He emails to say: "I made this dish today and thought of you and your pppppassion for PPPPPinotage and thought you would like to have this recipe - it comes with my love."
Michael Olivier's Beef in Pinotage
I attended a launch of a Pinot Noir recently at Caveau at the Josephine Mill in Newlands. If you live in Cape Town and have not visited there, hasten towards it at your earliest possible convenience. The main course was a traditional Burgundian dish Coq au Vin. I thought of Boeuf Bourguignon a traditional Burgundian beef dish made from a braising beef and Pinot Noir and a staple of every self respecting 1970’s Bistro. Further thought lead me to create a dish made with Pinotage, our native South African grape. Using the components of both the Coq au Vin and the Boeuf Bourguignon, and taking a bit of license with the cut of beef, perhaps more Osso Bucco than braising beef, I landed up with this dish which I think does credit to Pinotage and the men and women who make it.
You’ll need :
- Seasoned flour [a dinner plate sprinkled with flour, well seasoned with sea salt, freshly milled black pepper and sweet smoked paprika]
- 2.5kg beef shin on the bone cut into 20mm thick slices
- sunflower oil
- extra virgin olive oil
- 4 onions - sliced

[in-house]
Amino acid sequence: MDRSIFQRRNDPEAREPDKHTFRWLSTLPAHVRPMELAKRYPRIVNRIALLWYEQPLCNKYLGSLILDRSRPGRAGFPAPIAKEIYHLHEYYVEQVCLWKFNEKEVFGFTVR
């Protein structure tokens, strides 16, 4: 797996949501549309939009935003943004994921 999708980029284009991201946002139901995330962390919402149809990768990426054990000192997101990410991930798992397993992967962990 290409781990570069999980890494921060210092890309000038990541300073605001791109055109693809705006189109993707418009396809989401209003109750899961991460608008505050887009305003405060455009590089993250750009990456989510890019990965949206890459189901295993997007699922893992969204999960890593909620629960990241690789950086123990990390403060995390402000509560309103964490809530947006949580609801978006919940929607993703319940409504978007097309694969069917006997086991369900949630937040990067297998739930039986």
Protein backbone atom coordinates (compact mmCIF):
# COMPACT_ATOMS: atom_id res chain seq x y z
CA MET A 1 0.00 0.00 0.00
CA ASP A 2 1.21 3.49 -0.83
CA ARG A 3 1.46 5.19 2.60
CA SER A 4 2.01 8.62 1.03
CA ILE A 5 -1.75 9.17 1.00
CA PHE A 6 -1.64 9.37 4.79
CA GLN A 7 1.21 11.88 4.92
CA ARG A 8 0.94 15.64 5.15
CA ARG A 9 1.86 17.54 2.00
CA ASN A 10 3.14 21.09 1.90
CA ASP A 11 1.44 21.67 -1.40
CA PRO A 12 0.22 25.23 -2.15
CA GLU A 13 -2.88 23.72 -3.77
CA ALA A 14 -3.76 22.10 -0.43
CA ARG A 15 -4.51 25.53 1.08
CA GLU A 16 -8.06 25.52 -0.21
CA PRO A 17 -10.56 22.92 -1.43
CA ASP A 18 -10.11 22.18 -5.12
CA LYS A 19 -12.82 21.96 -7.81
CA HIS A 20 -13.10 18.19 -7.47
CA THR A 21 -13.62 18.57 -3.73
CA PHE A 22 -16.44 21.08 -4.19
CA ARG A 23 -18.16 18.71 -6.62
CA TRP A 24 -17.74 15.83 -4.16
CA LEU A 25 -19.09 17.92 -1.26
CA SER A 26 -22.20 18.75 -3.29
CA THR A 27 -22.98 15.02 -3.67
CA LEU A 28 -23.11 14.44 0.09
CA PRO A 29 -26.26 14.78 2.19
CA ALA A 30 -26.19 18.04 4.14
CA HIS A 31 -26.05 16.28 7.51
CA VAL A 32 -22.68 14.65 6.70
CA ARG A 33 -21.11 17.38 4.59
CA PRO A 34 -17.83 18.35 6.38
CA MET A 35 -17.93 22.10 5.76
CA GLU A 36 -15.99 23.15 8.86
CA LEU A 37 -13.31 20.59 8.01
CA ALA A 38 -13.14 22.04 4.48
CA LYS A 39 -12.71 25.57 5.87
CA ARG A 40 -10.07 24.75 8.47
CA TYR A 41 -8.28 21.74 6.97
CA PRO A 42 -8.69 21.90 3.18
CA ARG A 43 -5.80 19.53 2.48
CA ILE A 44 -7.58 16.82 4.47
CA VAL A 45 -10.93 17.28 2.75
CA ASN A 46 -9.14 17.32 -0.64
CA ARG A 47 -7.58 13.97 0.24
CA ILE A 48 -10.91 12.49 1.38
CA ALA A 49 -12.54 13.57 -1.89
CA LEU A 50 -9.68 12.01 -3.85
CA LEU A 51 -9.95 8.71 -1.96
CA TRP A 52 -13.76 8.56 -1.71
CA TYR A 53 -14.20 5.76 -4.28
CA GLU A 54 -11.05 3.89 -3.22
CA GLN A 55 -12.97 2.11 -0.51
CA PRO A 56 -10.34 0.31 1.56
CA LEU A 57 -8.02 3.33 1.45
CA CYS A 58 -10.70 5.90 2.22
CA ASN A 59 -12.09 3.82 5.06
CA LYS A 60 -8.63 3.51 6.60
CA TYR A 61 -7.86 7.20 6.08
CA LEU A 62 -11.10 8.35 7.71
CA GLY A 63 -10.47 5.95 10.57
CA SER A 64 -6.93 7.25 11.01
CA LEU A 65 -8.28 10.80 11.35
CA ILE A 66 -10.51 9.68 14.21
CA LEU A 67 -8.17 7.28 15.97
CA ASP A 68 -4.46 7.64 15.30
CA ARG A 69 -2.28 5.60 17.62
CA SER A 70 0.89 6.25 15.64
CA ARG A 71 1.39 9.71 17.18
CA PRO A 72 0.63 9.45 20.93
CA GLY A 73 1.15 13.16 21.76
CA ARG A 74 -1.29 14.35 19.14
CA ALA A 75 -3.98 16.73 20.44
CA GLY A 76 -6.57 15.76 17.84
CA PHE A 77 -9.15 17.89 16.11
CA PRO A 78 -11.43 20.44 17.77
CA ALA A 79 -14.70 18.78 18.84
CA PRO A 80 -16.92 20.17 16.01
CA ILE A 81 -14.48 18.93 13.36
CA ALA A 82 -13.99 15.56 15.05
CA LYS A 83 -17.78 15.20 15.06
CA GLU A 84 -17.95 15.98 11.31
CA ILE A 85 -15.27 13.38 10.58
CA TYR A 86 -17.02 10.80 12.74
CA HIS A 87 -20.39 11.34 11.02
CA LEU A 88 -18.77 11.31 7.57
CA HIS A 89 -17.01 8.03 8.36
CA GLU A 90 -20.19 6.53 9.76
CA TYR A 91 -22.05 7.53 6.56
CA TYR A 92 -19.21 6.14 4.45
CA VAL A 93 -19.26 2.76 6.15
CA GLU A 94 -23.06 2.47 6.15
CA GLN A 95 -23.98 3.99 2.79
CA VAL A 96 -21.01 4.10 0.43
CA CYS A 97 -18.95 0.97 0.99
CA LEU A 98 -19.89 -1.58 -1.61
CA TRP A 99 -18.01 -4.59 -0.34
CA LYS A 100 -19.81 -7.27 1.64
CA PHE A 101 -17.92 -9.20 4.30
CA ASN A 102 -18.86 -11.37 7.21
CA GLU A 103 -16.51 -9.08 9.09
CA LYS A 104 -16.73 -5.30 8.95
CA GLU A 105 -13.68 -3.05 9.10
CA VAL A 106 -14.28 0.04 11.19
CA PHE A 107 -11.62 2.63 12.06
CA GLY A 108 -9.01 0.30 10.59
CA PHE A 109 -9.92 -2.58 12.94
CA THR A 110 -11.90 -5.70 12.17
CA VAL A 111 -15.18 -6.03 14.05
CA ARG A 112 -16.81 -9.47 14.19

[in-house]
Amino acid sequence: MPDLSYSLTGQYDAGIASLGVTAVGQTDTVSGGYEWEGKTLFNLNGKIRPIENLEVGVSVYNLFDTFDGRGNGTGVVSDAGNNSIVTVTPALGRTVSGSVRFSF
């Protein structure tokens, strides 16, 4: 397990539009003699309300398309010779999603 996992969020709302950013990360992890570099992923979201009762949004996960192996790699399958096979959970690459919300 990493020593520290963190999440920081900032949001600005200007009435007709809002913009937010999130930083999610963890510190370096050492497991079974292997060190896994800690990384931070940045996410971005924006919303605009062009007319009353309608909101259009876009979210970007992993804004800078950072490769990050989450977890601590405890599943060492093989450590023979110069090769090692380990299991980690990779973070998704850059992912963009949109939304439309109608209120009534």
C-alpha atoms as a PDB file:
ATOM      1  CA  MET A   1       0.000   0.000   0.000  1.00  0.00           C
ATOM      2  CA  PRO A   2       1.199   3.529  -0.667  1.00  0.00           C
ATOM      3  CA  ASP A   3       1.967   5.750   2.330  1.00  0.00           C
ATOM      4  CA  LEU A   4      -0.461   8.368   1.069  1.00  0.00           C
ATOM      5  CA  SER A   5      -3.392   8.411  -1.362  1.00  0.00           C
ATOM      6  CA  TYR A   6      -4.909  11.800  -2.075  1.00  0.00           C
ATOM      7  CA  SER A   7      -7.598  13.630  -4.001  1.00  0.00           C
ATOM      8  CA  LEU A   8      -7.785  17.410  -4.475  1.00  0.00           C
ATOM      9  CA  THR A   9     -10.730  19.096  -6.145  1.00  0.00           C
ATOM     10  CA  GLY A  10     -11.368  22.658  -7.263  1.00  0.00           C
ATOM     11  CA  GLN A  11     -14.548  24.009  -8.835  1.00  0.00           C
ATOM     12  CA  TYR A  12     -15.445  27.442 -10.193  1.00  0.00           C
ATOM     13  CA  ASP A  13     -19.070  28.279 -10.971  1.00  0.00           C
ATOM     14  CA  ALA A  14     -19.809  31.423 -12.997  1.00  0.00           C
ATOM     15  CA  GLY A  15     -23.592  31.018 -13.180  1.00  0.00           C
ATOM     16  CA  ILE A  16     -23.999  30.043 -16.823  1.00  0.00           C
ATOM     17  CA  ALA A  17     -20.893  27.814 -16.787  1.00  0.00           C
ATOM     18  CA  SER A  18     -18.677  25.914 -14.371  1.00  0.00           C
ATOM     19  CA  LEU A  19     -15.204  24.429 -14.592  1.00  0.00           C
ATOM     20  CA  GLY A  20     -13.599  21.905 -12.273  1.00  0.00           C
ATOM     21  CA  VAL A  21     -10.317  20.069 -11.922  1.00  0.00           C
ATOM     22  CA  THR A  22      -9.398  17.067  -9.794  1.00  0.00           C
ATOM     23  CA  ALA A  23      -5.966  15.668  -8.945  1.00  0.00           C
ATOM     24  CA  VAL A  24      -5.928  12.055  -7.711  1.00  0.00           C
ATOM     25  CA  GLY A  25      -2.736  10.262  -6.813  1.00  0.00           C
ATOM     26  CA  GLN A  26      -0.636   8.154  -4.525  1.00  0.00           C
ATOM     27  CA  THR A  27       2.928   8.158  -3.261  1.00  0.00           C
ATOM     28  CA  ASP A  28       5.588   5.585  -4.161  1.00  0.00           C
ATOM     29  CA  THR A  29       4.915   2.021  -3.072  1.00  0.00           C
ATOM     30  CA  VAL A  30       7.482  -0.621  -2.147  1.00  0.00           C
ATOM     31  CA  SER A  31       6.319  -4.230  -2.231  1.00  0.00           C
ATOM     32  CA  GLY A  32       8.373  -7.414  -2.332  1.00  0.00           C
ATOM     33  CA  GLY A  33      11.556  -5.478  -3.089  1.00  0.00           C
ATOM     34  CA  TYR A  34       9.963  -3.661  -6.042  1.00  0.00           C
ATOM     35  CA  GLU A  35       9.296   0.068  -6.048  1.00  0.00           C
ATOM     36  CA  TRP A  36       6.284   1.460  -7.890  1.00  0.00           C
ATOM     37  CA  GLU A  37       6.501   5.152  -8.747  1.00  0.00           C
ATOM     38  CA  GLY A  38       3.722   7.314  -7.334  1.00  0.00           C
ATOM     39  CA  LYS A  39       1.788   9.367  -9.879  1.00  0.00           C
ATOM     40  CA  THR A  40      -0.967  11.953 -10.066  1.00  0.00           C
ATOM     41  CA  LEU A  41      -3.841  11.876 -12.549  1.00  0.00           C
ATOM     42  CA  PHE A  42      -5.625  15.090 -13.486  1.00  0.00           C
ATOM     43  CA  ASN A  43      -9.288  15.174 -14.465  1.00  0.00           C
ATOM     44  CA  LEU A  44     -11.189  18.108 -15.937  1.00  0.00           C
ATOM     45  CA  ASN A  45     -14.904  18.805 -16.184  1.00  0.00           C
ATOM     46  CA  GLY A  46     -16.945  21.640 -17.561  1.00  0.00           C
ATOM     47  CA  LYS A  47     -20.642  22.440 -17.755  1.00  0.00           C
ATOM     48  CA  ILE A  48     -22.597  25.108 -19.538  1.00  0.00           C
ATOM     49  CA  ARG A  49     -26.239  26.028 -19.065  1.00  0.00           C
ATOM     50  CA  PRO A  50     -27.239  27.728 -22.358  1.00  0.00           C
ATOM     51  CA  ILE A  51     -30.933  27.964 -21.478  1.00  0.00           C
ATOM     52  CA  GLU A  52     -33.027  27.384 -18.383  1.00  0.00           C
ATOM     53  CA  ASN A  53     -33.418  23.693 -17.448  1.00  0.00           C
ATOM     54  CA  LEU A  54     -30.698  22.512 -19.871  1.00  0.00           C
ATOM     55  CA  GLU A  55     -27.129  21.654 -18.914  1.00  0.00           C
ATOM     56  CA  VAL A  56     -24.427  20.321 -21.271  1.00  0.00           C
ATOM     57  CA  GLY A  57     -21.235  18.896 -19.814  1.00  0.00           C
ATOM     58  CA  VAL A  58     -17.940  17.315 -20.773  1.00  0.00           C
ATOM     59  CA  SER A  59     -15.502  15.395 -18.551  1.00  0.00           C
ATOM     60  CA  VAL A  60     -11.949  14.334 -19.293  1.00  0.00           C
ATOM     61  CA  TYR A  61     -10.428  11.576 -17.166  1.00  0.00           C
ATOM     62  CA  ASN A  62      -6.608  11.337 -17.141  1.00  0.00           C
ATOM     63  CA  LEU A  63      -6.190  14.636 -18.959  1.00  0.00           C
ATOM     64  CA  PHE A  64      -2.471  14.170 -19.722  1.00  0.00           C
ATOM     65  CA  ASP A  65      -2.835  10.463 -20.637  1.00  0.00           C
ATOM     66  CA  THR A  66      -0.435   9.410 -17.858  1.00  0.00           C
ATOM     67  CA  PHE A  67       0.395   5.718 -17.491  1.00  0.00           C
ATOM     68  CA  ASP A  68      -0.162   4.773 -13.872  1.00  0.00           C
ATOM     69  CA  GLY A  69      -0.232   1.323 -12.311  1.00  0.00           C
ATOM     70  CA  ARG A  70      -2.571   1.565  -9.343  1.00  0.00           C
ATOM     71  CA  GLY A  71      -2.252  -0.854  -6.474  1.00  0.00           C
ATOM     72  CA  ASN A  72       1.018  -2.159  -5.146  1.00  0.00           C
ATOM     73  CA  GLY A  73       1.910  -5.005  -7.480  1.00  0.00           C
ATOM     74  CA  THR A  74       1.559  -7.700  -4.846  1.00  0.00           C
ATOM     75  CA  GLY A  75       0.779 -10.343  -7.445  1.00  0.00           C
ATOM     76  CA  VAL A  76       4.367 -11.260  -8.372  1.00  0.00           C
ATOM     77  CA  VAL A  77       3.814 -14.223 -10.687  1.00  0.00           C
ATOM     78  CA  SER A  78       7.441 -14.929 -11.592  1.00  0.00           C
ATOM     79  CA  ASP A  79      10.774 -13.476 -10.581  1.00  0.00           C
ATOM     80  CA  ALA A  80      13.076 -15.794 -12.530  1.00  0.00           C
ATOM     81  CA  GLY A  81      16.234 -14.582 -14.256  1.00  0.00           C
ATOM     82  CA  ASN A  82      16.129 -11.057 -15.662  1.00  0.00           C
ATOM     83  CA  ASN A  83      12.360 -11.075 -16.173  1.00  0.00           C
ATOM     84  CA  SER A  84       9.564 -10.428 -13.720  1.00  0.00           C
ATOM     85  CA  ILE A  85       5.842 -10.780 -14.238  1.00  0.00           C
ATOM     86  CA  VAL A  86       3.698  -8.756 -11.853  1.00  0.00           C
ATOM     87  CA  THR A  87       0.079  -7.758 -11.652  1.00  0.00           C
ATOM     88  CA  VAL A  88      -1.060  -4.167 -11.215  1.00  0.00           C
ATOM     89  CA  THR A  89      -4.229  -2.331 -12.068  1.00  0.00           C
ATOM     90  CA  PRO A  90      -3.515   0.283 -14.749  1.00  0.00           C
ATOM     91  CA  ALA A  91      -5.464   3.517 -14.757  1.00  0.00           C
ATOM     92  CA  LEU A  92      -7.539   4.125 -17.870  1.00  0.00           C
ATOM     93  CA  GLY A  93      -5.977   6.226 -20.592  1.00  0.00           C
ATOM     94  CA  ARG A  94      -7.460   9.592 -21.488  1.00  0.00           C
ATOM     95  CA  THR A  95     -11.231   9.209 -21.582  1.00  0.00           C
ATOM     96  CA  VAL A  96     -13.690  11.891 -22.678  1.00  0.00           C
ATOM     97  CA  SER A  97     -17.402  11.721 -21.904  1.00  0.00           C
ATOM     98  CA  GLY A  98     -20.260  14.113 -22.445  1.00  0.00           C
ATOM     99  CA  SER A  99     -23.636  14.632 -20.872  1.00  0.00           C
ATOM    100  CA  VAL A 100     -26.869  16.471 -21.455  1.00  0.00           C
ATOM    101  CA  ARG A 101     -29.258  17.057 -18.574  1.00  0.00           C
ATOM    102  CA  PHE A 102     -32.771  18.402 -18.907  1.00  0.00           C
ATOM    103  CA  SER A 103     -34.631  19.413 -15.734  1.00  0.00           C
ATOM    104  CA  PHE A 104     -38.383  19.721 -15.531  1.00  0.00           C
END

- 6 fat cloves garlic - chopped
- 3 stalks celery - sliced
- 1 bottle 750ml Beyerskloof Pinotage
- 1½ tsp dried thyme
- 3 bay leaves
- 2 litres good beef stock
- 1 tin 70g tomato paste
- 250g chorizo sausage - sliced
- 12 pickling onions - peeled and left whole with the root intact
- sea salt and freshly milled black pepper
Preset the oven on 180C. Prepare the seasoned flour by sprinkling a thick layer of flour onto a dinner plate and seasoning it well with sea salt, freshly milled black pepper and sweet smoked paprika. Reserve any left over flour for later use should you decide to thicken the sauce. Have ready a large ovenproof cast iron casserole with a thin layer of sunflower oil in the base. Heat the oil, and two to three pieces at a time, dip the meat into the seasoned flour and brown slowly but well on both sides, setting aside on a large plate to catch any juices which might run off.
When all the meat has been browned, wipe the casserole out with kitchen paper and cover the base with the olive oil. Add the onions and braise over low heat until turning golden. Add the garlic and stir fry for a while, add the celery and stir fry again. Add the thyme and bay leaves then pour in the bottle of Pinotage and bring to the boil, and simmer to reduce the wine by at least half. Add the beef stock, the tomato paste, the chorizo and the pickling onions. Season well and add back the meat and the juices which have collected on the plate.
Cover and cook in the preset oven for 2½ hours at least, remove from the oven and skim off any fat on top which may have accumulated there. If the meat is tender, adjust the seasoning if necessary and serve. You may want to reduce the sauce a bit by taking it off and boiling it in a small saucepan to the right consistency.
Pinotage is called for and Grangehurst, Landskroon, Onderkloof, Simonsig Redhill, Swartland or Mountain Oaks [Organic Pinotage no less] would do admirably.
Many thanks Michael for the recipe -- sounds delicious -- and that is an interesting selection of recommended wines including yet another one new to me. I must add Onderkloof to the list. Though since we're'cooking with Beyerskloof I would be tempted to have a Beyerskloof Reserve in my glass.